People said we were crazy,” recalled Caleb Kahele at a presentation earlier this month at the Tavares Community Center. Kahele was one of nine Americorps volunteers who pitched in to restore an endemic leeward forest on Haleakala, an effort that was spearheaded by Dr. Art Medeiros.
Medieros said he began wondering almost a decade ago if there was any hope for the wao akua, the “god forests.” As the handpicked volunteers gave presentations about their eight-week internships, it became clear the answer is “yes.” As the restoration progressed, Medieros says he realized that, even as people were saving the forest, “the forest [was] saving the people.”
Self-selected topics ranged from the dry forest in the “Before Time” (Hawaiian ancestors), “discovery” by Capt. Cook, the degradation of the forest and extinction of endemic species by way of invasive flora and fauna.
“In the past, infrequent flora and fauna colonizers [plants and animals] arrived once every 30,000-50,000 years,” said Medeiros. “New invasive species now arrive on average once every five days.” As a result of these invasions, Hawaii has lost many of its endemic species, with Kula having the dubious distinction of being the “epicenter of extinction,” according to Medeiros. Hawaii has about 95 percent endemism, which means that our species are found nowhere else on earth.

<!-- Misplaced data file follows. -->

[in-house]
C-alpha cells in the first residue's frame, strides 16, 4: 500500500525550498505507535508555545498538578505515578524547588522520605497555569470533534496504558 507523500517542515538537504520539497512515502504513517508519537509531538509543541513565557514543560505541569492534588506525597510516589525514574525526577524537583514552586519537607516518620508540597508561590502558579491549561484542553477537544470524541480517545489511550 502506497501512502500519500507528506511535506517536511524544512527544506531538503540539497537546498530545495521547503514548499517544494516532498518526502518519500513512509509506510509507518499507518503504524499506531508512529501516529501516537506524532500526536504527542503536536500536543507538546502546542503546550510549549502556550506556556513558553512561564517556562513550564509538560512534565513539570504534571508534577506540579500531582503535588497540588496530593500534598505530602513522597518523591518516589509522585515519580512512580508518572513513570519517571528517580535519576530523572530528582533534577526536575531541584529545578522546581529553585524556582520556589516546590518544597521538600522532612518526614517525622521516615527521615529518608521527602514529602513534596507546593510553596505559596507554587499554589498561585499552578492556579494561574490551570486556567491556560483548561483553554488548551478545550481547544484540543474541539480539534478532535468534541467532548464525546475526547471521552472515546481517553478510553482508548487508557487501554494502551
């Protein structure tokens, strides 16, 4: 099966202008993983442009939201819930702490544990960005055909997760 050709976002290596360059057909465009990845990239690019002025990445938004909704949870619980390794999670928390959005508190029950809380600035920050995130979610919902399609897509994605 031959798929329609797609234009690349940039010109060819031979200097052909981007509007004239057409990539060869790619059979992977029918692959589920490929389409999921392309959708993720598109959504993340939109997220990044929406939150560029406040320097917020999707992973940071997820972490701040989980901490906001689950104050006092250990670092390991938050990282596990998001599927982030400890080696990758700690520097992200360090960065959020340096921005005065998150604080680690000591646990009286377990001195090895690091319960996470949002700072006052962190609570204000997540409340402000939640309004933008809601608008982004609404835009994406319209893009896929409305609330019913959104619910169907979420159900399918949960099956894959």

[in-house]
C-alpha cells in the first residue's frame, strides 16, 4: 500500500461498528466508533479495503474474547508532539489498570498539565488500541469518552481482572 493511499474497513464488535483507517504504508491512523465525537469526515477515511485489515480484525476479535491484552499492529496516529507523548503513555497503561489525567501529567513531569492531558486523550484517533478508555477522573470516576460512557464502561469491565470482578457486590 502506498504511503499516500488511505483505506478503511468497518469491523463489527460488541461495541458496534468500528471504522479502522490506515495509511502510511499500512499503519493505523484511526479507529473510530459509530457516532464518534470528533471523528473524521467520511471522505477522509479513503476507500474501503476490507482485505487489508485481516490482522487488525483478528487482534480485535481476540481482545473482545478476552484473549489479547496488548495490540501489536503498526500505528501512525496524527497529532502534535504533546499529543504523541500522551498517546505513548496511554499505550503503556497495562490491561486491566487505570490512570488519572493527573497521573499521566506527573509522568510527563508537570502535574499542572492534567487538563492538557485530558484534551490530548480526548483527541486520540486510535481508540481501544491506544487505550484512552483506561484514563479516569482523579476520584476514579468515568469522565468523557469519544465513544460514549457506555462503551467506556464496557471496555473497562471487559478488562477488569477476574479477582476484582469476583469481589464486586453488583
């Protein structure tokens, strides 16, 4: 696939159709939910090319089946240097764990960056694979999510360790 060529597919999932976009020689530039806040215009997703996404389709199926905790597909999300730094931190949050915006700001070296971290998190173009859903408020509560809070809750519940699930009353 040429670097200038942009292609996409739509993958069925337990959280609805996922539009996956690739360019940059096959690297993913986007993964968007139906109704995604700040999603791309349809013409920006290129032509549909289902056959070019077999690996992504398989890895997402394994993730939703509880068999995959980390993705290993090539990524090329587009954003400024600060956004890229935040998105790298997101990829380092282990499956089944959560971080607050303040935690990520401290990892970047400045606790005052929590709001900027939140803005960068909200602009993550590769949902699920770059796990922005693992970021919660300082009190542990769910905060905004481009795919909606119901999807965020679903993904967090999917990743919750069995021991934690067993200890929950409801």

Medeiros praised the Erdman family and Ulupalakua Ranch for their community spirit in allowing and encouraging the restoration of native forest on what was formerly ranch land for cattle.
Americorps intern Nikki Raleigh described how the dry land forest, which once spread from Kaupo to Makawao, was choked out by Kikuyu grass from Africa that was introduced as cattle forage. Kikuyu grass forms thick, impenetrable mats below the endemic trees, making seed dispersal and natural growth impossible.
Raleigh related how she and her cohorts pulled the grass, sprayed herbicide and let the area sit for one month before planting the seeds that had been stored in a seed bank. Keiki seedlings raised in nurseries were also transplanted. “Once the seeds were planted, the forest knew what to do” said Raleigh. Raleigh also expressed what was to become a refrain for the evening: the spiritual connection she felt with the plants and the emerging forest.
Kahele described the uses of native bird feathers for the adornment of ali‘i (royalty), and the ingenuity of the artisans who gathered the feathers from birds that were attracted to the flowers of specific native trees. Tragically for endemic birds, the European boar, which interbred with the Polynesian wild pig after its introduction, ripped up the forest floor and made wattles that bred mosquitoes (also invasive). In turn, the mosquitos attacked the birds, which had no immunity to insect-borne diseases such as avian malaria. “Because our forest is dying, [featherworking] is a dying art,” said Kahele.
Kalehua Muniz’s talk concluded with a succinct solution: “stricter import laws.” Hawaiian native plants—taro, sweet potato, breadfruit—can be sustainably grown and harvested, minimizing the need for imported food crops, he said.
“I’m not Hawaiian, but Hawaii is my home, and I love my home,” said Logan Anderson. “We are soldiers fighting for this forest. The cycle of transformation is real and possible.”
Anderson explained the meaning of the word auwahi–humble persons. “Once we help the trees, they thrive on their own.” Maui Time Weekly, Kolea Schonwalter
For information about volunteering, contact Andrea Buchman:email@example.com